Are you alluding to the abused and misunderstood definition of a US Citizen in the 16th Amendment that is allowed and encouraged to stand today in order to force the income tax upon all residents of the sovereign states vs the US Corporate DC and US territories? I can only guess that the reference to the 17th Amendment concerns lobbying and buying off US Senators. I am not sure I see any other connection with these to monetizing the debt. And if so, would not their passage in 1913 point out the intent of the bankers and the FRA of 1913?
But, RE Speculation is not the sole reason the bankers are in trouble, and have asked their governments to nationalize their losses. The huge positions they have undertaken with the derivatives on Sovereign states debts, as well as MBS, are nothing more than bets placed with bookies who cannot cover them.
I disagree with you on the ownership of land as I abhor the continued taxation for "use" fees, and it violates the private property principles we claim are necessary for a free society. I also abhor all taxation.
Posted by Summer on 10/17/11 04:41 AM
Wars, rendition, injustice and exploitation - occurring and yet, unfortunately, the pangs of morality only strike some when it affects their wallets. What does this say for the moral fabric of the world?!
Solution: return to an all-encompassing conception of morality - a rediscovery of true religions - they do exist!!!
Posted by Bischoff on 10/17/11 02:34 AM
The Panic of 1907 was the result of a bust in real estate values which until then occurred in 18 to 20 year cycles. Bust in real estate value necessarily effect the productive economy.
The theory put forth by G. Edward Griffin in his book "The Creature from Jekyll Island" that the monetary elite manufactured the Panic of 1907 to get the Congress to pass the Federal Reserve Act is not all believable.
To the contrary, the monetary elite in fact was very much concerned that the Congress would bow to public pressure to reign in the banks from speculating in real estate. Therefore, the monetary elite, specifically the NY bankers wanted to be in charge of whatever banking system reform the Congress came up with. They absolutely didn't get their way with the Federal Reserve Act of 1913. I can refute every argument by G. Edward Griffin that they did.
The NY Fed violated the 1913 FRA and caused the collapse of the monetary system established with the 1913 FRA. The Federal Reserve of today is an entirely different animal. It was created by standing the original legislation on its head in modifying it with the Banking Act of 1935.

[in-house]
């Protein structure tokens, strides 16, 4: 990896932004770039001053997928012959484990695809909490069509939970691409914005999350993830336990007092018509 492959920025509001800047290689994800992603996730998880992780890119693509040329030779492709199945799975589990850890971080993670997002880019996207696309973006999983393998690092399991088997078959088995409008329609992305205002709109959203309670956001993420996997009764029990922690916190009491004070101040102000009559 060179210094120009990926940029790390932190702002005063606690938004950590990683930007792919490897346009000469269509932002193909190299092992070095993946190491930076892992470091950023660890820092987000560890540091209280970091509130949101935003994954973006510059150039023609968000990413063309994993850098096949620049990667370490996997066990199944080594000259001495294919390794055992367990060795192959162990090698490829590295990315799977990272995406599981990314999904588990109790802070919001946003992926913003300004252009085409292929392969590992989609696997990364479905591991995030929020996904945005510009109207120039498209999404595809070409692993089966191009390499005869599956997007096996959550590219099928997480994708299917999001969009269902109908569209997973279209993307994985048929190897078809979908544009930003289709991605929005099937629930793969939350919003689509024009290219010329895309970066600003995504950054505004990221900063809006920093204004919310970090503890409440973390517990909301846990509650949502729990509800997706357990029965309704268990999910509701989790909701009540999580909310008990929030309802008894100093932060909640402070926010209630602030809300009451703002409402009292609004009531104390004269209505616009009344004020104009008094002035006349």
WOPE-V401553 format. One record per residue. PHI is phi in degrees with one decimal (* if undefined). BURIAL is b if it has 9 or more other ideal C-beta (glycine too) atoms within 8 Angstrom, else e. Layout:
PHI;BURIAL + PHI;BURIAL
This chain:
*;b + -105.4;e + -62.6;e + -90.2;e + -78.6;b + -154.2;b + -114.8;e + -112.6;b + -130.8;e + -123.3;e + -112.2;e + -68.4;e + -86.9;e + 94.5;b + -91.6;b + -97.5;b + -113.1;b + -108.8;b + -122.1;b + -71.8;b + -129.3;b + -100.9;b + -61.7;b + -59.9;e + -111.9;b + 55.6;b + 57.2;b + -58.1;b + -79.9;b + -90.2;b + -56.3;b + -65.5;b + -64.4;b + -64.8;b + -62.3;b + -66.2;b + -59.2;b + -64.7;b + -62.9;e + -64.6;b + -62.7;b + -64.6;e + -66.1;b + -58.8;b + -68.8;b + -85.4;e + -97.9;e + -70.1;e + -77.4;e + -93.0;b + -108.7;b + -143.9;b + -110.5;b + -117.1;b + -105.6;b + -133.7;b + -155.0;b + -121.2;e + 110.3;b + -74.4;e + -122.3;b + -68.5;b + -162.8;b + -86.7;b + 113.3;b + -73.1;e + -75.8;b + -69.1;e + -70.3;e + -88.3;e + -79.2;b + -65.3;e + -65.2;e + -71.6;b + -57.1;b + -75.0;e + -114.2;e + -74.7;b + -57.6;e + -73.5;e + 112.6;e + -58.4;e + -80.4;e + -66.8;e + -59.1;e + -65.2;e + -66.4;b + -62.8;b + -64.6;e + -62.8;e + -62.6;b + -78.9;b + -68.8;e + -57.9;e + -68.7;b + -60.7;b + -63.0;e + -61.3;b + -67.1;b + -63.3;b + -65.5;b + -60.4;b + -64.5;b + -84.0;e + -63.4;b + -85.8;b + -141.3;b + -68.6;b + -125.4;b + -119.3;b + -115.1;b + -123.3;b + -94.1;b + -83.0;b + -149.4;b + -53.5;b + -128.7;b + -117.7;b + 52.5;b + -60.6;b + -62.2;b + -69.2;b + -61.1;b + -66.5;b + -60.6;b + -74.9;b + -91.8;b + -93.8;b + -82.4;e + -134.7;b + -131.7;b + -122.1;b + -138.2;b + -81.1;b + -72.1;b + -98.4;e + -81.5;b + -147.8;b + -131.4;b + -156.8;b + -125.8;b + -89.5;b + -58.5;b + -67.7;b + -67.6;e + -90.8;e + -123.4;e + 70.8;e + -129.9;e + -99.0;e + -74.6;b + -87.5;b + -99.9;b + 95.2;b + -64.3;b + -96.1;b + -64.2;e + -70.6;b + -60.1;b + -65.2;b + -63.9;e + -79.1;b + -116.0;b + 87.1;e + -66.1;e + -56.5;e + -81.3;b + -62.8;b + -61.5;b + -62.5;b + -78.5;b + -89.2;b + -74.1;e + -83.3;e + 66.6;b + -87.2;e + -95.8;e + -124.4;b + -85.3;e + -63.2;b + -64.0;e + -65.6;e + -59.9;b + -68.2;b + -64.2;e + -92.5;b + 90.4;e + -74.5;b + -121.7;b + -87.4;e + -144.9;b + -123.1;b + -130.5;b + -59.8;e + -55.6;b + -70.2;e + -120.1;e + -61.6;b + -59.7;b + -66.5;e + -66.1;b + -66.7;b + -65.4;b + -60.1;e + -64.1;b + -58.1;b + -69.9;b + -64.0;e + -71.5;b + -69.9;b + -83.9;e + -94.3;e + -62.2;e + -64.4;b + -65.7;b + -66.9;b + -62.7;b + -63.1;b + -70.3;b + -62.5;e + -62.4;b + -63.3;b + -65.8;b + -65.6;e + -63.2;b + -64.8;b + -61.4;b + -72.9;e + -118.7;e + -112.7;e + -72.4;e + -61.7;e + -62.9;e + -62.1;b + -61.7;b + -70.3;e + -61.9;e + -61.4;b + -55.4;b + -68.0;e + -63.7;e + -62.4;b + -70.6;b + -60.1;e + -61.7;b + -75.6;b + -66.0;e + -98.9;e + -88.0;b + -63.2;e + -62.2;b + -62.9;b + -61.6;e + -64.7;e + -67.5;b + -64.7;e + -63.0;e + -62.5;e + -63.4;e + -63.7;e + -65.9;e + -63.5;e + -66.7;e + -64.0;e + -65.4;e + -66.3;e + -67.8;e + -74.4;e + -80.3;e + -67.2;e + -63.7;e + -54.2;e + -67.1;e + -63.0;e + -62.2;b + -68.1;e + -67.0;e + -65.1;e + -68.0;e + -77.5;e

The book "The Creature from Jekyll Island" fails to point out that it was the 16th and 17th Amendments, ratified in 1913 just months prior to the passage of the Federal Reserve Act, which made it possible for the Congress in 1935 to pass legislation to legally create currency by monetizing government debt. So much for that.
Today, banks and loan brokers peddle real estate mortgages that intimate that you can "buy" the house and the land on which the house stands. Yes, you can buy the house to "own", but you can only acquire a title to "use" the land on which the house stands.
I take issue with the contention of people that land can be "owned". Under long standing law, land can only be "used", it cannot be owned.
There is an "allodial title" to lands which is held by sovereigns, but this means that no other sovereign can tax any of the "allodial" lands held by another sovereign. Allodial title cannot be acquired, except through transactions among sovereigns or by conquest. Under the U.S. Constitution and the constitutions of the sovereign states, all legal cases claiming possession of allodial title by individuals have so far been thrown out of court.
Lands in the original thirteen states were acquired by "sovereign" settlers either through trade or conquest from American Indians. They rejected the claim of the British Crown to allodial title over lands in the American Colonies on the basis that it wasn't the Crown which purchased or conquered the lands. When the "sovereign" settlers voted for state constitutions upon declaring independence to become citizens of the new states , they transferred their "allodial" titles to the original thirteen states under a form of constitution that was modeled on Anglo-Saxon law. All states within the Union have such constitutions by Article IV of the U.S. Constitution.